Writer: Blair Fannin, 979-845-2259, email@example.com
Contact: Dr. Jason Sawyer, 979-862-7679, firstname.lastname@example.org
McGREGOR – It’s billed by some as a best kept secret, but nestled back off Farm-to-Market Road 773 in McGregor lies the nexus of activity for Texas A&M AgriLife’s sustainable beef solutions research.
This type of research provides science-based recommendations to help ranchers maintain high-quality beef products for the benefit of both producers and consumers.
The history of the McGregor Research Center dates back to World War II when the Navy first established the 17,000-acre site as a weapons factory. It was named Bluebonnet Farm and was to serve as a massive stockpile weapons facility, but the war ended in 1945, so it was later repurposed as an agricultural research farm to help feed the anticipated onslaught of post-war baby boomers.
“The Navy identified a way to help educate individuals by approaching the A&M System and giving this facility to them to turn into a research farm,” said Dr. Jason Sawyer, center superintendent.
Sawyer said the idea was that the farm could host result demonstrations and house soldiers who would come to the farm and receive an education on small-acreage farming.
“They would work as an apprentice and after a few years they would go out on their own,” Sawyer said.
But those plans never developed and the facility was deeded to Texas A&M. However, the Navy took back 12,000 acres during the Korean conflict. It was given back to A&M once again only to be taken back during the Vietnam conflict in the 1960s. After that, 6,400 acres were permanently deeded to the Texas A&M University System with a first option to lease the remaining acreage from the Navy.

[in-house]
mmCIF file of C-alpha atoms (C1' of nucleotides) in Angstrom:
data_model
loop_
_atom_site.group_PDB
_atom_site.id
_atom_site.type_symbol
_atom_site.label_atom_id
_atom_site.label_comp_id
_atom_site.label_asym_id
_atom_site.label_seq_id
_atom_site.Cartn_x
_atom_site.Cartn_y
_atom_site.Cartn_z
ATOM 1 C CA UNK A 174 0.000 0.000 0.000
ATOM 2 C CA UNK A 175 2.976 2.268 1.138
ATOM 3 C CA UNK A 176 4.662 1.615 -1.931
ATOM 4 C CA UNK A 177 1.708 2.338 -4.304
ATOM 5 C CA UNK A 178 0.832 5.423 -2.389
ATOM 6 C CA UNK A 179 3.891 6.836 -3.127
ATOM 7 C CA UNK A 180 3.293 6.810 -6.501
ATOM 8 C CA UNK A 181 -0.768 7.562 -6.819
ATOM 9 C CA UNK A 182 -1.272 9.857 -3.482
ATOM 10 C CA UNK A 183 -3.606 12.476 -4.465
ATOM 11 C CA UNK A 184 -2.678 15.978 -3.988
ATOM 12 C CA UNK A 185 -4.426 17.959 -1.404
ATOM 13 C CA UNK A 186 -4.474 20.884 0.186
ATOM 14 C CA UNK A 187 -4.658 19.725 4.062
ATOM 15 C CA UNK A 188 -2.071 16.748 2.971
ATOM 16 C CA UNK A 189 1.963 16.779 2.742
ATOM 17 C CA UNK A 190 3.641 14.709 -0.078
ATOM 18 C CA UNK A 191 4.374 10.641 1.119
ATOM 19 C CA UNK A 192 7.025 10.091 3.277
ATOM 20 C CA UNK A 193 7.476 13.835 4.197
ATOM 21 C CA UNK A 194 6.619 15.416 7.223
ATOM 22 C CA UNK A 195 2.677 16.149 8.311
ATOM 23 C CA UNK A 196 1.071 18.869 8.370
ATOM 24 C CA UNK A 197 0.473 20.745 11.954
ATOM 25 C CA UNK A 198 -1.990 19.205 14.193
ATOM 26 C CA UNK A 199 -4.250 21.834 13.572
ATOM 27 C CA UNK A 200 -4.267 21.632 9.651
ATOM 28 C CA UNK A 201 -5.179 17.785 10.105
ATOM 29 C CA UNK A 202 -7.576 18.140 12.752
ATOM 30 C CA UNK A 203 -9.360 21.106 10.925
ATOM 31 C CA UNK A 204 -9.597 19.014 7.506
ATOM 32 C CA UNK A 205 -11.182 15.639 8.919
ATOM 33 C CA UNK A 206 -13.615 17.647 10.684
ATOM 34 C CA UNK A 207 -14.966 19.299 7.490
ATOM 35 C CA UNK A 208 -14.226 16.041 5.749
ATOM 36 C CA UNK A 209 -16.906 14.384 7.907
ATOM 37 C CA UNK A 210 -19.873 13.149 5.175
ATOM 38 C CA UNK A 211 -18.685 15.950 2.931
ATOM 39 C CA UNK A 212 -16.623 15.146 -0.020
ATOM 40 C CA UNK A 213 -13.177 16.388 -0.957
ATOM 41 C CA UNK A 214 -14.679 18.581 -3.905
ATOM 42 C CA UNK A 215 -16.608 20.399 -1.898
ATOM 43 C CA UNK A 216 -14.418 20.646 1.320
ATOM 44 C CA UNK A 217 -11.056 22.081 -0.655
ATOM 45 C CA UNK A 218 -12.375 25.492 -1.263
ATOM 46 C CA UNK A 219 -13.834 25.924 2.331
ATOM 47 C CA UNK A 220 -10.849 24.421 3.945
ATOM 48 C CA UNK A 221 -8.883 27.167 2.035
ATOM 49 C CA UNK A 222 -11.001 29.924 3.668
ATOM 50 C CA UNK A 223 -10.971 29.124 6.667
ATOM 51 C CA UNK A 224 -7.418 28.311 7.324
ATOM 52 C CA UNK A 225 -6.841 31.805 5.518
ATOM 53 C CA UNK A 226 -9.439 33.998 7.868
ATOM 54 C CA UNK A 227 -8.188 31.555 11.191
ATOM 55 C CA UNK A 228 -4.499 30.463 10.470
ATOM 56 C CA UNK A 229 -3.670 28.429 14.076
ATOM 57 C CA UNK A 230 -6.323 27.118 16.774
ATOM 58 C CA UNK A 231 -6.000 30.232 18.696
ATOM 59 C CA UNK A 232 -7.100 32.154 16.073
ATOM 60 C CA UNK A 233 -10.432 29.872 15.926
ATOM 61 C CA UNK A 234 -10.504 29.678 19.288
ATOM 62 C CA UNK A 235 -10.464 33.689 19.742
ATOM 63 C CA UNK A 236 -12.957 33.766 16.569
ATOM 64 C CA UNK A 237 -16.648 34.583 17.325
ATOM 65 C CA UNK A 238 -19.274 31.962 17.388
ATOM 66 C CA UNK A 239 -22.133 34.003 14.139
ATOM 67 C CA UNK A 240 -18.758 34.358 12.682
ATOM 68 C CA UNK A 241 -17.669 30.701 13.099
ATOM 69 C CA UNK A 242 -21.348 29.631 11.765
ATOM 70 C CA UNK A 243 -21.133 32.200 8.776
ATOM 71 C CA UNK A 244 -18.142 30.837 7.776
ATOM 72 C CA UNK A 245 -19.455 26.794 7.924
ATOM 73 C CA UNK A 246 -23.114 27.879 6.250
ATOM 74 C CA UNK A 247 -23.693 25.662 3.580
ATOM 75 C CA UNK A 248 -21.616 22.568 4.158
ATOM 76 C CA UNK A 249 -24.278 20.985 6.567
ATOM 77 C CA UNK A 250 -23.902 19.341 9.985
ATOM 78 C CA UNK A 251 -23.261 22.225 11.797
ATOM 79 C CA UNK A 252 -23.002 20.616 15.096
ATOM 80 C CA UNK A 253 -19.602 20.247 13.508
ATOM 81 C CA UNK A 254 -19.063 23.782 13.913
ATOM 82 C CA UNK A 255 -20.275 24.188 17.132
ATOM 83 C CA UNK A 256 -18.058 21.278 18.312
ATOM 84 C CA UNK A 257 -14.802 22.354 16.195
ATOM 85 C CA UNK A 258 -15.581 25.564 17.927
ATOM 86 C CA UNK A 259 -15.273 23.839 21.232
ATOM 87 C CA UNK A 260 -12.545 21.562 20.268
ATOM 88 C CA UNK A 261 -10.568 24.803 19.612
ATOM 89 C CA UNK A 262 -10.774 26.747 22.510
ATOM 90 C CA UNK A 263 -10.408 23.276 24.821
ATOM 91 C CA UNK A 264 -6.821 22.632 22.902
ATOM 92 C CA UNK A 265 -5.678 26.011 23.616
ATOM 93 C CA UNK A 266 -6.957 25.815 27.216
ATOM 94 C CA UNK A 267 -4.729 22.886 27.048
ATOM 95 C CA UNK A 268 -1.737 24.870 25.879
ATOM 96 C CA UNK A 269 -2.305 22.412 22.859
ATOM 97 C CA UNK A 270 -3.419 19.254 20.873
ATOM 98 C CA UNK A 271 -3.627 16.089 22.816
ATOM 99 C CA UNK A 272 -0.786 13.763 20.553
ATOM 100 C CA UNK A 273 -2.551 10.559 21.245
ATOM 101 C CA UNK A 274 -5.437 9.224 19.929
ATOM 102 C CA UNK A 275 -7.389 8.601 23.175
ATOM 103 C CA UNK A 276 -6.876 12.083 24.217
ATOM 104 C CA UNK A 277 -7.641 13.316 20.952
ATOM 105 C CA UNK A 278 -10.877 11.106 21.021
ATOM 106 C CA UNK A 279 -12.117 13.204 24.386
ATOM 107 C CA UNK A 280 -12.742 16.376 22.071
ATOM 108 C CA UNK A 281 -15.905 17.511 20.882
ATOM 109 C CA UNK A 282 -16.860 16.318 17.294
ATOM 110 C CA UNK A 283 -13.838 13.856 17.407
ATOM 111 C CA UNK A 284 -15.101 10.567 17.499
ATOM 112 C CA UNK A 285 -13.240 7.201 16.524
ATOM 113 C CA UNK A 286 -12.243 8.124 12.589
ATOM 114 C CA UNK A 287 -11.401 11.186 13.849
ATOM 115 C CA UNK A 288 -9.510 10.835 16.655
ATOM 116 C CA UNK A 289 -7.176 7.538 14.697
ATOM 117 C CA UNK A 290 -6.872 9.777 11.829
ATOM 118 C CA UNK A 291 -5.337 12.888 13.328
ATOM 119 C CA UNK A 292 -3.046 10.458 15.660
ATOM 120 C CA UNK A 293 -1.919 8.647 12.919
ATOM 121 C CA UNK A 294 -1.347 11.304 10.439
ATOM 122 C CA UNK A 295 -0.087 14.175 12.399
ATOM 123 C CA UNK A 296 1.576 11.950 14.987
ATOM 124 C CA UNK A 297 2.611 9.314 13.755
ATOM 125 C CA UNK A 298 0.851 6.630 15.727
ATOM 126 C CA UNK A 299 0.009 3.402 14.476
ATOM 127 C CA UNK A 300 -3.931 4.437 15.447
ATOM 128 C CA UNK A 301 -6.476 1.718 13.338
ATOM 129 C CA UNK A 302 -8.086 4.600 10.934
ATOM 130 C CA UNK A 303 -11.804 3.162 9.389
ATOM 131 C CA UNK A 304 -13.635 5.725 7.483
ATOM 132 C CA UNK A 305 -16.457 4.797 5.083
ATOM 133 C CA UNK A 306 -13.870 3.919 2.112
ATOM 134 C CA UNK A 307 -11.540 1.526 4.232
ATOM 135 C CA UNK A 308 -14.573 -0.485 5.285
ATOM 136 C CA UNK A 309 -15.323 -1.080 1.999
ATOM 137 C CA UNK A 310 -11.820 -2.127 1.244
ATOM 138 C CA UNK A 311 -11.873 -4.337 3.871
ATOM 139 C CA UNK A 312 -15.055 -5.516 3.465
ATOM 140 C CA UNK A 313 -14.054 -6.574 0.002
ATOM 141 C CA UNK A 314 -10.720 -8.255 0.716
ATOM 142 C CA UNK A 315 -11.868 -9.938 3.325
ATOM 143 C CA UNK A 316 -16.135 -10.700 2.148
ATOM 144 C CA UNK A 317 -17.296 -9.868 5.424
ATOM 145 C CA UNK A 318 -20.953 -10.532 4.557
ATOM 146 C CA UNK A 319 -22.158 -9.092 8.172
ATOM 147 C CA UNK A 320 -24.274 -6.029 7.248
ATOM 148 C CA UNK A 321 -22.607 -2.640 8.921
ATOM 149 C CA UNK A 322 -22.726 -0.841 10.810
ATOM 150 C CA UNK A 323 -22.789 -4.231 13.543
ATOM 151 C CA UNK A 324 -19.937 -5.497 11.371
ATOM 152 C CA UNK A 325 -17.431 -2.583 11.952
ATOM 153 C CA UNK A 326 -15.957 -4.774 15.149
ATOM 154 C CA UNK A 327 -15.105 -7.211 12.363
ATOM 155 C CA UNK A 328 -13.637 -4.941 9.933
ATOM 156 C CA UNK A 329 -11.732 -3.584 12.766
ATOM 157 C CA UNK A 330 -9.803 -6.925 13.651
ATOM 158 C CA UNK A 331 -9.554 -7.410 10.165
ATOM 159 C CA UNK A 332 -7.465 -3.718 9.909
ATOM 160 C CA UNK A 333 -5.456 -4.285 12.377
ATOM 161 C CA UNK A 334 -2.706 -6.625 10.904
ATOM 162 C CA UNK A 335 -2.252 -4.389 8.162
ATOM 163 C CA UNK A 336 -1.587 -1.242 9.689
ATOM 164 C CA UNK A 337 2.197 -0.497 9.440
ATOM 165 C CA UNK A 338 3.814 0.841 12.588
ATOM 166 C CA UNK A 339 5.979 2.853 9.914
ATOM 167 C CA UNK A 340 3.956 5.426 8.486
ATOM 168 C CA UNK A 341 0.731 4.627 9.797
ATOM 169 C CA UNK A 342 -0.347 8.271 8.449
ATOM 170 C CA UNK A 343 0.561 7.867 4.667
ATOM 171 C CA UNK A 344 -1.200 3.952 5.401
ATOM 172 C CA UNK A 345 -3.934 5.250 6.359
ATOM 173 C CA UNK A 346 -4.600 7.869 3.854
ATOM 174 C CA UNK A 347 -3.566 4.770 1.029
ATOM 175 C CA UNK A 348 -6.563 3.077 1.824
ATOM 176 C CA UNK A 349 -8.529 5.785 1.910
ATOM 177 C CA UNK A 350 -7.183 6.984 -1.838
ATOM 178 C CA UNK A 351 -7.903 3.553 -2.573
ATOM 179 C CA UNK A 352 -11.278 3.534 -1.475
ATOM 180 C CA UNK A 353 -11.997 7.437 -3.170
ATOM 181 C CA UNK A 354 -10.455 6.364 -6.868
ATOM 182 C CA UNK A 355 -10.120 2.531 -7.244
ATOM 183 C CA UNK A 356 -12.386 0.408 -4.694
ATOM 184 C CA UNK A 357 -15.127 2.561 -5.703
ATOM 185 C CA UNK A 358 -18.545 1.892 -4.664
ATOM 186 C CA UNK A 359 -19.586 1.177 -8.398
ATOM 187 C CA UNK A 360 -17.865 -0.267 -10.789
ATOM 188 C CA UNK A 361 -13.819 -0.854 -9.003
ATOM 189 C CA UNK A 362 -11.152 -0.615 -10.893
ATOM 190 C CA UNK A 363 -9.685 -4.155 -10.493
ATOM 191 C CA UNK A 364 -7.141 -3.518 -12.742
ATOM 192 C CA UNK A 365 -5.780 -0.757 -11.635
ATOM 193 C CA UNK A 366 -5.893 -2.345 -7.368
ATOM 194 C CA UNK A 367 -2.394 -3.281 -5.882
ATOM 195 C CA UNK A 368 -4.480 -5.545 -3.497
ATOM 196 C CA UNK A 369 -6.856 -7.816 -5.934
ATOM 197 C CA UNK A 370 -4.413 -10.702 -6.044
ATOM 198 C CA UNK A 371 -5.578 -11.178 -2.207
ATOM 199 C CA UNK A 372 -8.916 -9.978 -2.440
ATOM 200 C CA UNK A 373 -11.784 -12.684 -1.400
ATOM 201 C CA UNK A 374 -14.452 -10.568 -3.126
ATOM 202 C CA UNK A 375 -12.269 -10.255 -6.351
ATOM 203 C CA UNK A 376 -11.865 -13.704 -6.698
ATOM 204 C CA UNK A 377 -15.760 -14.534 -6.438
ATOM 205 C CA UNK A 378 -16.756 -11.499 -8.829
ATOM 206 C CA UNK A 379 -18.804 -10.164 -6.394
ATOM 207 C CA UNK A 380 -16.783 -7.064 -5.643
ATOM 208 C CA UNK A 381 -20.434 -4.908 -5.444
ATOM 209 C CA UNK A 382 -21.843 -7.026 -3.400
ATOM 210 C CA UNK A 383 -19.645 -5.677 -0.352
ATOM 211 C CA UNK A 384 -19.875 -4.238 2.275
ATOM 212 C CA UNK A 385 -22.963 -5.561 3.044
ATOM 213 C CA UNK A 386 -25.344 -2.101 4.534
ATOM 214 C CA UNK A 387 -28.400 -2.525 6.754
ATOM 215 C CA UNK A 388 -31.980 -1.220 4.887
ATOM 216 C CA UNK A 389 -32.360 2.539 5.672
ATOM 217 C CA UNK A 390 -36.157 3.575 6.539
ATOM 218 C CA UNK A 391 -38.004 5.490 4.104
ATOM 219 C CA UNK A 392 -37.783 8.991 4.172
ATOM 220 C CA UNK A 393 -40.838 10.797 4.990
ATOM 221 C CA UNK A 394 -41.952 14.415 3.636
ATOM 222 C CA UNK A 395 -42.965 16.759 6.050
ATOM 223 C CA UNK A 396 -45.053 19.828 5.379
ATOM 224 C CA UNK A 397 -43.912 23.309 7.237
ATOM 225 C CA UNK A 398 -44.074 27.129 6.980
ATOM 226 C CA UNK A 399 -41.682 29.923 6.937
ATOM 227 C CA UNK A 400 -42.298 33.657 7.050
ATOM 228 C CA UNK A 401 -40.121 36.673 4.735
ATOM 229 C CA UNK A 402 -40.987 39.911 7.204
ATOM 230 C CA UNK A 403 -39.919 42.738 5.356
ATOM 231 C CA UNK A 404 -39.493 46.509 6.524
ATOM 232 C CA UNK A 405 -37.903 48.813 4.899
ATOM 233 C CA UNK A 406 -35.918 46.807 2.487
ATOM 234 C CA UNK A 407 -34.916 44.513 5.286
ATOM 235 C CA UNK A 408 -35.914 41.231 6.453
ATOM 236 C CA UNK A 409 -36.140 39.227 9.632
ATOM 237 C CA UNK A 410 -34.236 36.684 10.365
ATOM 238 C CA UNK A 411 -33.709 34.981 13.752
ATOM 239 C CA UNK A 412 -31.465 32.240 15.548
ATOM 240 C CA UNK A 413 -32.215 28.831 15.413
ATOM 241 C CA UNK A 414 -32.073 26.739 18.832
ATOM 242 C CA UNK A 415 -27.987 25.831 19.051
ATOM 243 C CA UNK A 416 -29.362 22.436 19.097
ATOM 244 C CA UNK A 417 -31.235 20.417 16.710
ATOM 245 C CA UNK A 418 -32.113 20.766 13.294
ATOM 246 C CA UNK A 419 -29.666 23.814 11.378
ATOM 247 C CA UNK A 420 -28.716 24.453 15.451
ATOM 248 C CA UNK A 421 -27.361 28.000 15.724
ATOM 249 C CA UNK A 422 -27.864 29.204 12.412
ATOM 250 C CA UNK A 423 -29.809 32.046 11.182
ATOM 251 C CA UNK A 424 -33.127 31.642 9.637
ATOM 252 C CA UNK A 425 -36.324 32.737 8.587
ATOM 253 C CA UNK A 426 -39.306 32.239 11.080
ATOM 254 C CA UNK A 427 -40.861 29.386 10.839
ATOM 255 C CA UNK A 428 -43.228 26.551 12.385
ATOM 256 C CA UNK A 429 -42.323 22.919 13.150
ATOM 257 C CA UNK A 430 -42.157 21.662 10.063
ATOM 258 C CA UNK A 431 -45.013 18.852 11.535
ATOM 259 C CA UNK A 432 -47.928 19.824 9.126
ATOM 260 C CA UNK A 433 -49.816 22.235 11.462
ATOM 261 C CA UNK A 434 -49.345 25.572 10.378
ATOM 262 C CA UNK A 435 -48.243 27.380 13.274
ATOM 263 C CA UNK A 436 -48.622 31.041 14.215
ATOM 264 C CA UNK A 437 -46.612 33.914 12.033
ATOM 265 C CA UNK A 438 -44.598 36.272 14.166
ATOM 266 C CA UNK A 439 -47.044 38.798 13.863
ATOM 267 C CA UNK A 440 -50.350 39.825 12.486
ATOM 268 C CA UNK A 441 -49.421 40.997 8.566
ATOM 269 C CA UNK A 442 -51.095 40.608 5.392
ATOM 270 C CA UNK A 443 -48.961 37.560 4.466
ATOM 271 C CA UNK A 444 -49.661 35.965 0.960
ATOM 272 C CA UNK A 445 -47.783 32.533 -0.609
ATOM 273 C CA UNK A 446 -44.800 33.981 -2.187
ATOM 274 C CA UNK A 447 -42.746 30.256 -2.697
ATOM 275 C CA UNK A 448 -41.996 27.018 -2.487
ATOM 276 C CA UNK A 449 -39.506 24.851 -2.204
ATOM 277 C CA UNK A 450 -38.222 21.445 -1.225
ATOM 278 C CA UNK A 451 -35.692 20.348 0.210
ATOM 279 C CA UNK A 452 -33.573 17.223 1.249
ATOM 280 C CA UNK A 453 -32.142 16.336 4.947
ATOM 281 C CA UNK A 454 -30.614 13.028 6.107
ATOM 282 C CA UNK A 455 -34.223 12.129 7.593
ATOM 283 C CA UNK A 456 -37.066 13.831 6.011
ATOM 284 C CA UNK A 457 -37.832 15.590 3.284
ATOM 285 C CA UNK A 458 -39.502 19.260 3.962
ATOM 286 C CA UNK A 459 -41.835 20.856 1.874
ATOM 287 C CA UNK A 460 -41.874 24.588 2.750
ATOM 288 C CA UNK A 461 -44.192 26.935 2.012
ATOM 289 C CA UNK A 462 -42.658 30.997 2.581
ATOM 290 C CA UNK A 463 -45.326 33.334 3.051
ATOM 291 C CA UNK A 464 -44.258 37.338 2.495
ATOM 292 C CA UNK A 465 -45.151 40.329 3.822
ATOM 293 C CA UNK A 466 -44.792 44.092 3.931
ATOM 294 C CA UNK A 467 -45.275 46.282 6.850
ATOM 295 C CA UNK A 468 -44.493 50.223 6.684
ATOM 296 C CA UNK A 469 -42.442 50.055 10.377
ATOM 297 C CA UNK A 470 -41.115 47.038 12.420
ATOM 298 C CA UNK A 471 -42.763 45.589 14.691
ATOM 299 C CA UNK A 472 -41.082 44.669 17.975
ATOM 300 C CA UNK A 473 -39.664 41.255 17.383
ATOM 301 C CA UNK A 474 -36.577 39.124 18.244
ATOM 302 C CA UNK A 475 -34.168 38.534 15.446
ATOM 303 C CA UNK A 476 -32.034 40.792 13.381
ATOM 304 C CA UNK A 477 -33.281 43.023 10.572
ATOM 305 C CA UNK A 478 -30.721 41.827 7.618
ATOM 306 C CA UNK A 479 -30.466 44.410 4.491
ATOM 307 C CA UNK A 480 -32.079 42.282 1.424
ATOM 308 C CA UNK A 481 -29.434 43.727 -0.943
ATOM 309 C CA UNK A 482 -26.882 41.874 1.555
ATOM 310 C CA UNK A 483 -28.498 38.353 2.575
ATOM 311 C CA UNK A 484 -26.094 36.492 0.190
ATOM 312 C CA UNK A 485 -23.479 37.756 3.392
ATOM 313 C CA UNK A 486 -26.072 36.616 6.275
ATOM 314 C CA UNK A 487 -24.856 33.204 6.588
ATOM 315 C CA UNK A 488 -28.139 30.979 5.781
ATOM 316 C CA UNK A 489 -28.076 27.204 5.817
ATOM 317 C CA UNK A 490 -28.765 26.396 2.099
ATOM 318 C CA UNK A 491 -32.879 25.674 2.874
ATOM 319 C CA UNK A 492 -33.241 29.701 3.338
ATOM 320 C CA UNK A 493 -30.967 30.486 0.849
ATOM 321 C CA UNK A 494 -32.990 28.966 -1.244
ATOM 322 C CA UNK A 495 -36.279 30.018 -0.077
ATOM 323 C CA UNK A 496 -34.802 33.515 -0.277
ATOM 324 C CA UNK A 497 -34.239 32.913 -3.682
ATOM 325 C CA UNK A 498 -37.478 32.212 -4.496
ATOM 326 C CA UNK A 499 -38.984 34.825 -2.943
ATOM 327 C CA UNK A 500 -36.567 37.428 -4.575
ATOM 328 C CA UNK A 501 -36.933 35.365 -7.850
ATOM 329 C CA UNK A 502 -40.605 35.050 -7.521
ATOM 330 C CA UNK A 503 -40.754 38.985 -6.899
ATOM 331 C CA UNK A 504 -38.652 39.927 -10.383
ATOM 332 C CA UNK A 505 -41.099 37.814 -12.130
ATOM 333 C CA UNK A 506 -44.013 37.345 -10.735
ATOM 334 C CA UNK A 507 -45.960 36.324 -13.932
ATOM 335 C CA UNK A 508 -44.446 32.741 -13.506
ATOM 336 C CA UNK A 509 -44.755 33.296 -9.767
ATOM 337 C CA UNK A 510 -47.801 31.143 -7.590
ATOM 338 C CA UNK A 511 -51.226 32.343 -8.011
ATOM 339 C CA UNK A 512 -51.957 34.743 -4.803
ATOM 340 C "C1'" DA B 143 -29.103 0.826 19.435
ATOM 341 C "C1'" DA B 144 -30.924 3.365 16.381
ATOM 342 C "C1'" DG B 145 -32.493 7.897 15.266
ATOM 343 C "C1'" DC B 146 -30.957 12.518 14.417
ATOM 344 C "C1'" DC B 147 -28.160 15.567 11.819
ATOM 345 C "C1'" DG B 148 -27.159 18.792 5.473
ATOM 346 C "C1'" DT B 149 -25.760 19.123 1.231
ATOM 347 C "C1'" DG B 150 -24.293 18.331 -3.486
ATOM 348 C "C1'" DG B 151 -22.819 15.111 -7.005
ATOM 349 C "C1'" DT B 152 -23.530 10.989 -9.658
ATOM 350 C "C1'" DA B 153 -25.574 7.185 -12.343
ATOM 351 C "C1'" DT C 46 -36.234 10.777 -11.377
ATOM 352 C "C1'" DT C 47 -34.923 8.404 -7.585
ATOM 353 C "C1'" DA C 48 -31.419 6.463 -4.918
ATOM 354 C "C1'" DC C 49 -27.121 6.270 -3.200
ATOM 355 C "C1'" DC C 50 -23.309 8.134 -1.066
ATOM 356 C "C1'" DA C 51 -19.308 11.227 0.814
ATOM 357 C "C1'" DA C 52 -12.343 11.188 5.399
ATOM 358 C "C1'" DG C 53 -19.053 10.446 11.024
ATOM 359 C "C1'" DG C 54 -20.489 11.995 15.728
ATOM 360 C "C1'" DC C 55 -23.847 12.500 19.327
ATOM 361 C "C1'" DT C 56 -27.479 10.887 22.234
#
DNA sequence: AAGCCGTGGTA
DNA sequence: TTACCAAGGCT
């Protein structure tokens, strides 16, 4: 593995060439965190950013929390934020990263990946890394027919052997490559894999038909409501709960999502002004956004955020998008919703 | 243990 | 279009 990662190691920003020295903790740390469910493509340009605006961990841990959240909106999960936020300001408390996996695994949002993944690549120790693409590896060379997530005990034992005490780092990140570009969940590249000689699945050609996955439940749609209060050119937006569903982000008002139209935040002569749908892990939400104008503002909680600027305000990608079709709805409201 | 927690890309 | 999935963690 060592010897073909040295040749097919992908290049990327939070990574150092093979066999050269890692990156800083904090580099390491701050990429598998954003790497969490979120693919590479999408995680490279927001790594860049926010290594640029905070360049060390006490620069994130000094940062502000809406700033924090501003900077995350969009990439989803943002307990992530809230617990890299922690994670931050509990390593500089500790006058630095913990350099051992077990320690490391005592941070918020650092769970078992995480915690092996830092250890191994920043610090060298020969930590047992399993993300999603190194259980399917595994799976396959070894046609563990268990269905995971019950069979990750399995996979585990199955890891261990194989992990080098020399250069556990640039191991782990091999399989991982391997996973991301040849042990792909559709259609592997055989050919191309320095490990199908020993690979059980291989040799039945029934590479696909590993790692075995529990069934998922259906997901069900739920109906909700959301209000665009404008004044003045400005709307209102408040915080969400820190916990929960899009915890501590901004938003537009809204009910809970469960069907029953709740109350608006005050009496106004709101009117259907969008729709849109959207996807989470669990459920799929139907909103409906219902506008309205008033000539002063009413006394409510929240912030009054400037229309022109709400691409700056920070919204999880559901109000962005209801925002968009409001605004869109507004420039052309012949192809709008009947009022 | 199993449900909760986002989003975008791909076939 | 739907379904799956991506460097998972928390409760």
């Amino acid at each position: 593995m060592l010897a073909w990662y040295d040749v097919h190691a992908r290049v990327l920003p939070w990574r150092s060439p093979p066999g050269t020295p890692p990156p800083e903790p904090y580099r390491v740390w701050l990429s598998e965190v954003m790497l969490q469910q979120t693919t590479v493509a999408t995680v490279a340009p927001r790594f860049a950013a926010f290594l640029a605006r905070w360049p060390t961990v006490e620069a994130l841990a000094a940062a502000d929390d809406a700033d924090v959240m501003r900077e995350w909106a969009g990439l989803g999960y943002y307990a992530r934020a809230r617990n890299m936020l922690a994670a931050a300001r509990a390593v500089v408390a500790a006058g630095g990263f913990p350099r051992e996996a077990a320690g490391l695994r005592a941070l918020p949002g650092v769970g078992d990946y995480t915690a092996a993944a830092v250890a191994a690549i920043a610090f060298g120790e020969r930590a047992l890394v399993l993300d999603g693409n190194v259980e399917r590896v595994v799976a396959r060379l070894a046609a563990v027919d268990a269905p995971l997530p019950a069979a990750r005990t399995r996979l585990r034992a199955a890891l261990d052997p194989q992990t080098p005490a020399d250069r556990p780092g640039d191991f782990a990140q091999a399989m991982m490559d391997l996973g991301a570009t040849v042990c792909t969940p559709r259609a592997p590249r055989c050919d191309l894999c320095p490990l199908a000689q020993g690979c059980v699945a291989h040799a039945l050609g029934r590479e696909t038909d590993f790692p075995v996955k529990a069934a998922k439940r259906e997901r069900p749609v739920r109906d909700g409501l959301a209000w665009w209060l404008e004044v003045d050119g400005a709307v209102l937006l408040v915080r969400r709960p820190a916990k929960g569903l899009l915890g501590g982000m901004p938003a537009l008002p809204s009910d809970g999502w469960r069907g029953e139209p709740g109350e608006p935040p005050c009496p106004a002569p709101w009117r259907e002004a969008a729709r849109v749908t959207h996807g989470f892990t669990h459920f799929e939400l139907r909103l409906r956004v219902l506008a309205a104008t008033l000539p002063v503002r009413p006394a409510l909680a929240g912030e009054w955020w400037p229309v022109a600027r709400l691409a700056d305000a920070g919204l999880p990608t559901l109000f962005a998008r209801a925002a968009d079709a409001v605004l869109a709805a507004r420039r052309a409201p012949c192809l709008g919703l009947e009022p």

The remainder now belongs to the City of McGregor, which leases it to Space X, which designs, manufactures and tests rockets and spacecraft.
Sawyer said many of the improvements in Texas beef cattle production can be credited to the research center at McGregor starting in the 1970s. That’s when Dr. Tom Cartwright led research project efforts in cattle population genetics. Known as H19 36, the project included Drs. Charlie Long and Jim Sanders.
It was also the time when the center was turned over to the department of animal science for oversight.
“My role is to create a vision to help the Texas A&M University System fulfill its mission of production beef cattle,” Sawyer said. “The way we achieve that is to provide a platform to deploy ideas and experiments to fulfill this goal. We want to encourage that the resources we commit here are (dedicated) to those goals.”
Today, the Texas A&M AgriLife Research beef projects aim to increase the viability of beef production systems, Sawyer said. Some of the goals of these projects include:
- A 30 percent reduction in land area required to produce a pound of beef.
- 15 percent reductions in greenhouse gas emissions from beef systems, particularly primary production.
- Define and identify traits that provide environmental resilience.
- Identify strategies that capitalize on interactions between genotypes, environments and production technologies for optimized systems.
- Stabilizing and increasing cattle populations due to increased competitiveness.
One such study already underway is a patriotic ear tag color system as part of a beef cattle production system project. Its goal is to improve calving efficiency and ultimately produce more pounds of beef on fewer acres. The projects includes three sets of cows with one quarter Bos Indicus influence. The cattle sport red, white or blue ear tags to help identify which time of the year they calved or will calve.
“The goal of this project is to develop a system that achieves 35 percent improvement in pounds of calf weaned per acre,” Sawyer said.
Overall, Sawyer said the McGregor research projects are “directly applicable to established operations.”
“More importantly, these outcomes can confer competitive advantage to new entrants and enable success and the sustained output of the industry.”
via source AgriLife TODAY | McGregor Research Center serving as ‘nexus’ of Texas A&M AgriLife beef initiative
For more information regarding news from the Department of Animal Science, College of Agriculture and Life Sciences, Texas A&M University, please contact Maggie Tucker at email@example.com or (979) 845-1542.